It is an unfortunate state of affairs for good science, and a black mark on the human race. It is entirely outrageous that average people buy into the whole 'clean coal' myth, along with climate change denial because of tactics like this. Stuff like this gives me a conniption.

Tuesday, March 3, 2015

Chile's Villarica Volcano Erupts

Villarica Volcano in Chile has erupted for the first time in around 15 years, forcing evacuations. The volcano had been showing small signs of activity since early February, but this explosion was enough to force people to flee due to its intense but brief eruption.

The volcano was briefly raised to 'Red alert', but has since been lowered to 'Yellow' as activity has waned.

No injuries or property damage was reported, although ash fall was likely a nuisance to nearby residents.

According to the USGS/Smithsonian GVP:

"OVDAS-SERNAGEOMIN reported that activity significantly increased at Villarrica during 1-16 February, characterized by increased seismicity, crater incandescence, and explosions. On 6 February seismicity increased significantly, explosions occurred in the crater, and ash emissions rose above the crater rim. The Alert Level was raised to Yellow (the second lowest level on a four-color scale). DOAS (Differential Optical Absorption Spectrometry) data showed an average monthly sulfur dioxide emission value of 222 tons per day; a high value during this period of 450 tons per day was recorded on 11 February. The highest number of explosions, five per minute, during the period occurred on 16 February. Explosions ejected incandescent material out of the crater as far as 1 km onto the S flank. During an overflight on 16 February, supported by ONEMI, volcanologists observed the lava lake and recorded temperatures near 800 degrees Celsius, tephra in and around the active crater, and a diffuse layer of ash on the flanks."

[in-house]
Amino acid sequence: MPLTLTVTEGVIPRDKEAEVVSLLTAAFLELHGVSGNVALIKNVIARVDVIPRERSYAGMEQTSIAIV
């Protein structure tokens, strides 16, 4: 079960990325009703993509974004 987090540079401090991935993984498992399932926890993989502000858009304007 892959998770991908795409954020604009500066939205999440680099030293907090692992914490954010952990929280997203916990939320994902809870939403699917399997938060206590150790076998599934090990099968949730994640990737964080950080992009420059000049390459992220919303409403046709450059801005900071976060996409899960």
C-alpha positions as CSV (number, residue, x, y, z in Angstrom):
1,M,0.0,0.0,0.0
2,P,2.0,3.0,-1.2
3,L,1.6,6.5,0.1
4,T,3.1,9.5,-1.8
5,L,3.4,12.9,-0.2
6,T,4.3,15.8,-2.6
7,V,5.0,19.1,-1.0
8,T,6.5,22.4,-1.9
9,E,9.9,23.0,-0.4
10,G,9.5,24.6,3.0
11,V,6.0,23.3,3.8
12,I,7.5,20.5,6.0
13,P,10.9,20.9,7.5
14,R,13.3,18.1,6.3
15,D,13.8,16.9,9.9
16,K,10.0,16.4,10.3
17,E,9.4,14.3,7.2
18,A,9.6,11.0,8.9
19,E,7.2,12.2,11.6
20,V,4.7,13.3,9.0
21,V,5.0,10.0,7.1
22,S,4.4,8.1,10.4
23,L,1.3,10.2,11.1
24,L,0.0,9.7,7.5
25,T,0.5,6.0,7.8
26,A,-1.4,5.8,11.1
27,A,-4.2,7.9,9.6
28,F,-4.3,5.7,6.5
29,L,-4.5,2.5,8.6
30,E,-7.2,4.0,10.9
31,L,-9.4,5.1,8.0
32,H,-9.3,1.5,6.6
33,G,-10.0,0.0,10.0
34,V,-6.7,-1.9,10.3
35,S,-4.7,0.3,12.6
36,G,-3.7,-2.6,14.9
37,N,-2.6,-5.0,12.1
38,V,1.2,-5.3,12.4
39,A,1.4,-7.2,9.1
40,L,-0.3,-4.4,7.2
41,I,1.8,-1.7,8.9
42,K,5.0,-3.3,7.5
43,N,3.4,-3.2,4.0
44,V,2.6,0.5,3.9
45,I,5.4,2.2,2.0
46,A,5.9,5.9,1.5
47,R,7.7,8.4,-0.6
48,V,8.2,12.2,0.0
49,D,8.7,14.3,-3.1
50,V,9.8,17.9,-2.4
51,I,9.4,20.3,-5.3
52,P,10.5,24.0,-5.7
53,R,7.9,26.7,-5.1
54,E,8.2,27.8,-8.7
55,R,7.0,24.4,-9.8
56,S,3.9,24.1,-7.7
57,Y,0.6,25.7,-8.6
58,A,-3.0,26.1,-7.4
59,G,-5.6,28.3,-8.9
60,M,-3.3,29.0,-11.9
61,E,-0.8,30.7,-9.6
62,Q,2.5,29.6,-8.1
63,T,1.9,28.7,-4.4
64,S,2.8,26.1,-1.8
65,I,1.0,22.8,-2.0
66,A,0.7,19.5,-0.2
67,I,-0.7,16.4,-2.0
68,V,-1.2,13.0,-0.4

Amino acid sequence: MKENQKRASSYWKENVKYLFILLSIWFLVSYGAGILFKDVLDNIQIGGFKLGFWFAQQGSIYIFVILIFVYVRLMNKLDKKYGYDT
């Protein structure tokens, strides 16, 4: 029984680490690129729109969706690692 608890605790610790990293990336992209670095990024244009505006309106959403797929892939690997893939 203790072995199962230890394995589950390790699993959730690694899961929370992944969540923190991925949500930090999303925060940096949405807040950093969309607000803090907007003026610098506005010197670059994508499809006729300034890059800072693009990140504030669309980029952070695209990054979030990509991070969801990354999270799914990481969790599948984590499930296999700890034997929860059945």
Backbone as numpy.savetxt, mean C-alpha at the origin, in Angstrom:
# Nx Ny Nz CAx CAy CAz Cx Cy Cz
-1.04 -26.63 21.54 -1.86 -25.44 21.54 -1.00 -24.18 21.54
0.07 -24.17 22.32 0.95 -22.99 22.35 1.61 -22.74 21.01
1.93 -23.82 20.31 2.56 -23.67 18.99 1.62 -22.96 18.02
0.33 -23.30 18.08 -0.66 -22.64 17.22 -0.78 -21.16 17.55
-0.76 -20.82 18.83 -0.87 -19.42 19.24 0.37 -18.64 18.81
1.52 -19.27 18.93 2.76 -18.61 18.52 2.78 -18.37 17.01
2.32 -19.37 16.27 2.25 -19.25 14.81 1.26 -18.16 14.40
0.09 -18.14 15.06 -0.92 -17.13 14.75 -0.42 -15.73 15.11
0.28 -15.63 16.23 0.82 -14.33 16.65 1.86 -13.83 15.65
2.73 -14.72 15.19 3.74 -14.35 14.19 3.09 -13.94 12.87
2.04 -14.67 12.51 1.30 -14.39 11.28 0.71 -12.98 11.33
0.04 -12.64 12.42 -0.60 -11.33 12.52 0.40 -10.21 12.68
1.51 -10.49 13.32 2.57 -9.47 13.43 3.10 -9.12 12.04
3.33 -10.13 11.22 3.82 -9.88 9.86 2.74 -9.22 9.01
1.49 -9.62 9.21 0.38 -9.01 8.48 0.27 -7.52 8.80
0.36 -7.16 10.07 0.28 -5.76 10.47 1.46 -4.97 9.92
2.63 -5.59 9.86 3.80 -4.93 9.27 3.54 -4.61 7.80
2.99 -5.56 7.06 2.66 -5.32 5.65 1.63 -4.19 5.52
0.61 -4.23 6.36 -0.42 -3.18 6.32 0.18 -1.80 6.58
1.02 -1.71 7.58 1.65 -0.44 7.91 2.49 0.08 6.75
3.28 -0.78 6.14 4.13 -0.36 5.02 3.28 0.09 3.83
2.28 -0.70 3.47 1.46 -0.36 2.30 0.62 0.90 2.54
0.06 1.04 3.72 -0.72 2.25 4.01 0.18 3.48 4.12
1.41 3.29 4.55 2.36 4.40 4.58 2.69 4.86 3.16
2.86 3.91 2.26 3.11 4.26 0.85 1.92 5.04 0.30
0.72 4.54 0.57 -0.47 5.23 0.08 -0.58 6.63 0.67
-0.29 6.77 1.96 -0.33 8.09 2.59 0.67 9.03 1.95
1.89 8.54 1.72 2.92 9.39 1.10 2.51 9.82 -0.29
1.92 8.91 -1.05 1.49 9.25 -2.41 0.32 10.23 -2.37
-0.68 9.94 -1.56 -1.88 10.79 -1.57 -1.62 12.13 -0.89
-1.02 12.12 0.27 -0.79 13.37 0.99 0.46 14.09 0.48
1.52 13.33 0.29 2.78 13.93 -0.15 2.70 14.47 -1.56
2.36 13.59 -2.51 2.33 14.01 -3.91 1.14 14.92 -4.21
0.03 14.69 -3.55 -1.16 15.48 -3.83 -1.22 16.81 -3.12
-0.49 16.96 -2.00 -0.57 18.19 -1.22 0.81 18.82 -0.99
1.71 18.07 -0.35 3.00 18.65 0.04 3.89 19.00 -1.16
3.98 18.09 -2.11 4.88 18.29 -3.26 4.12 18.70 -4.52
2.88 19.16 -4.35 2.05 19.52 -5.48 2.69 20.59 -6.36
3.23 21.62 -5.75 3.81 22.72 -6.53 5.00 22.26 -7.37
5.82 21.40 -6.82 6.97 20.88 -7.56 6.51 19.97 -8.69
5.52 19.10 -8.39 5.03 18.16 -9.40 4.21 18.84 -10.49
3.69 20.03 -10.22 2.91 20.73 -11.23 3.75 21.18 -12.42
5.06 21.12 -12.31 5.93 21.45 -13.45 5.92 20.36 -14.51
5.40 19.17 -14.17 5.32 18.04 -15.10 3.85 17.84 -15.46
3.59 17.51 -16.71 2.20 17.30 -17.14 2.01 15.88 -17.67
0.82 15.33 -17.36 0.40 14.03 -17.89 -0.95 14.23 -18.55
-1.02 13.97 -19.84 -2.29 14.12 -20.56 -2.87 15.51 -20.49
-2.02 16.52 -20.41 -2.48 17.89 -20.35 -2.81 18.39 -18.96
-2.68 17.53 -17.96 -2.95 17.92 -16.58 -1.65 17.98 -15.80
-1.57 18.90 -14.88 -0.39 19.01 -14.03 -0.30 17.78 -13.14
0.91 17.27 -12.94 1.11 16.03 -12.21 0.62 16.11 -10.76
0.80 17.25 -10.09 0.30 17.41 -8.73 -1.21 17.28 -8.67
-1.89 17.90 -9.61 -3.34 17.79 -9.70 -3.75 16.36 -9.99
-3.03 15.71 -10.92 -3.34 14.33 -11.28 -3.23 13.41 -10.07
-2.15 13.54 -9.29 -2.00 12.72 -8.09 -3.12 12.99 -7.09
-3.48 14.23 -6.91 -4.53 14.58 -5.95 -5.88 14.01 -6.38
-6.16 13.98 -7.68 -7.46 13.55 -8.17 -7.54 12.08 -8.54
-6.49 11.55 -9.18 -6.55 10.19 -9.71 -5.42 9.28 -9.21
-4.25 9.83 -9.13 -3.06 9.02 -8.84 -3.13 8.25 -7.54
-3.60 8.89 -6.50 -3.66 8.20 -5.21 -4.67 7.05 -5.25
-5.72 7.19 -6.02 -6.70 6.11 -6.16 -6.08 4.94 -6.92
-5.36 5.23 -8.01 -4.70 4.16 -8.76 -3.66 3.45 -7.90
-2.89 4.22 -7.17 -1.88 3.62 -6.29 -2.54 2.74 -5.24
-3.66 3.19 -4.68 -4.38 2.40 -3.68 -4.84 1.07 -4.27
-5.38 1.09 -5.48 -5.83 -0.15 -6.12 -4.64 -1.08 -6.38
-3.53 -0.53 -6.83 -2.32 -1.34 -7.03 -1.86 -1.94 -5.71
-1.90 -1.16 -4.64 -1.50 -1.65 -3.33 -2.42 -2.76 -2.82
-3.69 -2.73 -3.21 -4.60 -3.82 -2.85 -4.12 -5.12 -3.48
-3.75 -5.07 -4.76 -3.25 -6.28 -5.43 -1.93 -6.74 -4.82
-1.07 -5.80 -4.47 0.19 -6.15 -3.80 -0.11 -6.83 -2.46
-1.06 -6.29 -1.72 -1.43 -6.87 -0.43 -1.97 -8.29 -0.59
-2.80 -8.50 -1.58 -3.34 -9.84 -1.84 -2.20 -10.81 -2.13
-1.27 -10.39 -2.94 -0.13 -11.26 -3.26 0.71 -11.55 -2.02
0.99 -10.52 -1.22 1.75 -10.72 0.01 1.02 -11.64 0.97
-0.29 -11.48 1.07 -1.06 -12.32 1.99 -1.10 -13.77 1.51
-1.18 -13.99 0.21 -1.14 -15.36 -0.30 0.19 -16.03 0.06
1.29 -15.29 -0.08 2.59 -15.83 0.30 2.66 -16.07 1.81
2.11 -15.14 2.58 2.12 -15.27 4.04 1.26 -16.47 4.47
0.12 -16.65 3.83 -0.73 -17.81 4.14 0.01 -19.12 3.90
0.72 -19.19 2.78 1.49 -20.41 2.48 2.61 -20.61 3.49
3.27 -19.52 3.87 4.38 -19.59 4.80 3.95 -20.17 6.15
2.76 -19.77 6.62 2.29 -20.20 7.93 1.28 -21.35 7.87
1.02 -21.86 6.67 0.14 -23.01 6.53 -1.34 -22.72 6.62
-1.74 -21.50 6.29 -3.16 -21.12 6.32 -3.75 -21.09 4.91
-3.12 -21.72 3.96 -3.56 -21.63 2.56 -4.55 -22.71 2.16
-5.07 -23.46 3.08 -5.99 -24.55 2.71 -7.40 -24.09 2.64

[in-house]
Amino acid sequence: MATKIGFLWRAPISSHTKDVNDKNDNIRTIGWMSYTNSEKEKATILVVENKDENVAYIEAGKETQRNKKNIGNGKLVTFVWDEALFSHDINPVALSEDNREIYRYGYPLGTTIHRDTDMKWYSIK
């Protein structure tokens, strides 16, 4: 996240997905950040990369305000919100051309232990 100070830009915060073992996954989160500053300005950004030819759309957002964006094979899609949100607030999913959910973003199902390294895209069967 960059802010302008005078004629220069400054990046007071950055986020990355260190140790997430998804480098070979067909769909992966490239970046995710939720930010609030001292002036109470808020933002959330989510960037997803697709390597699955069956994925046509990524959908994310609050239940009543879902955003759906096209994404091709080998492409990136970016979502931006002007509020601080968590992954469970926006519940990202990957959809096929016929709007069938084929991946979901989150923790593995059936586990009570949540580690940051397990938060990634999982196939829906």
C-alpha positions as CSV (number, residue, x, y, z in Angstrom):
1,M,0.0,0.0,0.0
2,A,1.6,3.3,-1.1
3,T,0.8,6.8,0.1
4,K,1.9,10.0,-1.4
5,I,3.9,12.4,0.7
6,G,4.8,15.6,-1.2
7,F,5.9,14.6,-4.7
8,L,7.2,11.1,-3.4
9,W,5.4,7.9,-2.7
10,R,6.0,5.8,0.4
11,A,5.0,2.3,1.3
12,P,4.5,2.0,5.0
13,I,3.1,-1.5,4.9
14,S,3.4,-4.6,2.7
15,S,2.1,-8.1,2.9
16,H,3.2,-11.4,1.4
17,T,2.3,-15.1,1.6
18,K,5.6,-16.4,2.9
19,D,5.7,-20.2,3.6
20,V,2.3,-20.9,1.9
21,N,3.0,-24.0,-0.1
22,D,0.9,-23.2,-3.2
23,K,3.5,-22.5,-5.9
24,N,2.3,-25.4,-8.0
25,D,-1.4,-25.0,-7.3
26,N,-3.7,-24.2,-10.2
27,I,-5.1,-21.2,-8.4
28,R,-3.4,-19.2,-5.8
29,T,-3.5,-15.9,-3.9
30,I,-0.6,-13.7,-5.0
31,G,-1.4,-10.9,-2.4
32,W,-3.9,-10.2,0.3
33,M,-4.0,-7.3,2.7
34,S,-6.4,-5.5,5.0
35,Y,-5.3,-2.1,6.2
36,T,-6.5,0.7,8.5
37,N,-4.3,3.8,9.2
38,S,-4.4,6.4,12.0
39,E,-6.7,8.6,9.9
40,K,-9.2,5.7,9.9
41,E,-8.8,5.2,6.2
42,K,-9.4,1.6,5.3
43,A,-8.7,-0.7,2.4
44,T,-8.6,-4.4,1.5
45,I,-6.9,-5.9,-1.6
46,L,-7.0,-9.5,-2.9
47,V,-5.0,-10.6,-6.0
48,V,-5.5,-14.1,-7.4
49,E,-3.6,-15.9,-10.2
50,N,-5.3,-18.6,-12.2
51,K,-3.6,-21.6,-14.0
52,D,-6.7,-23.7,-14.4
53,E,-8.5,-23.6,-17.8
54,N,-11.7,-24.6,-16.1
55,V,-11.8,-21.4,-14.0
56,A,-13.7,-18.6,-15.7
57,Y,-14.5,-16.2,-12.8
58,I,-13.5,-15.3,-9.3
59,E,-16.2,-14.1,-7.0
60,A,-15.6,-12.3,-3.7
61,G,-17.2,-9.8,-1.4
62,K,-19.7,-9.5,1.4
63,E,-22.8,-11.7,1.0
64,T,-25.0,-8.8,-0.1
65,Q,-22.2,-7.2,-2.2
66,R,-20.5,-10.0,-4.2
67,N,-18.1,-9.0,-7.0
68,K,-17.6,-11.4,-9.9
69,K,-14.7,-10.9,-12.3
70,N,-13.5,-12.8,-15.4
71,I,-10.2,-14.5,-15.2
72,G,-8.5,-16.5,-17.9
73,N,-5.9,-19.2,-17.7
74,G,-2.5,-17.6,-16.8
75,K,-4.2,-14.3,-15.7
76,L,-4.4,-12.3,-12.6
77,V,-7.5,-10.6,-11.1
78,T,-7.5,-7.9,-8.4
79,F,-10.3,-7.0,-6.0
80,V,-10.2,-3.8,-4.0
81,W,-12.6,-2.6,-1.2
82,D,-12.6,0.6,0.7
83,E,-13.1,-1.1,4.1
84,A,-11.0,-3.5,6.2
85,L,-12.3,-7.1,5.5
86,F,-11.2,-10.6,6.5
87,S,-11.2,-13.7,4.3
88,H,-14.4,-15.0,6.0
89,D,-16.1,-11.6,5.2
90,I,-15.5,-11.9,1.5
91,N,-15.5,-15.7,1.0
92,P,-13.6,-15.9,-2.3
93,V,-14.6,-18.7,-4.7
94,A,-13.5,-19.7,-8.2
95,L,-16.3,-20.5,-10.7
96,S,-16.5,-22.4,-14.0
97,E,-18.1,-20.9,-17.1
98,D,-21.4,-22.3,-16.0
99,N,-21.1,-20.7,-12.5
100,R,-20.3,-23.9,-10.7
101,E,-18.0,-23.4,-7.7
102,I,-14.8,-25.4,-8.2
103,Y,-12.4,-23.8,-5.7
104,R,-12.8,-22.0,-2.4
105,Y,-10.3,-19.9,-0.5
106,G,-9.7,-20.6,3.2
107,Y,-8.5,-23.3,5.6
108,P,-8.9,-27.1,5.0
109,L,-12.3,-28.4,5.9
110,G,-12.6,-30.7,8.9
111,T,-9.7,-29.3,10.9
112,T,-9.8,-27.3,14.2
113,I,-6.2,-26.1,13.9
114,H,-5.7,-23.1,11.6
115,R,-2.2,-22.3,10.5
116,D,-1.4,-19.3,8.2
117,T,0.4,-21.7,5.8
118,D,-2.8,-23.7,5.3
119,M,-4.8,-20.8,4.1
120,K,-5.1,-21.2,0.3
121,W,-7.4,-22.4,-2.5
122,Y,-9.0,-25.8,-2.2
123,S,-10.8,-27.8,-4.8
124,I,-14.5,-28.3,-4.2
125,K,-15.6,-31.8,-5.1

The GVP describes the volcano here:


"Glacier-clad Villarrica, one of Chile's most active volcanoes, rises above the lake and town of the same name. It is the westernmost of three large stratovolcanoes that trend perpendicular to the Andean chain. A 6-km wide caldera formed during the late Pleistocene. A 2-km-wide caldera that formed about 3500 years ago is located at the base of the presently active, dominantly basaltic to basaltic-andesitic cone at the NW margin of the Pleistocene caldera. More than 30 scoria cones and fissure vents dot Villarrica's flanks. Plinian eruptions and pyroclastic flows that have extended up to 20 km from the volcano have been produced during the Holocene. Lava flows up to 18 km long have issued from summit and flank vents. Historical eruptions, documented since 1558, have consisted largely of mild-to-moderate explosive activity with occasional lava effusion. Glaciers cover 40 sq km of the volcano, and lahars have damaged towns on its flanks."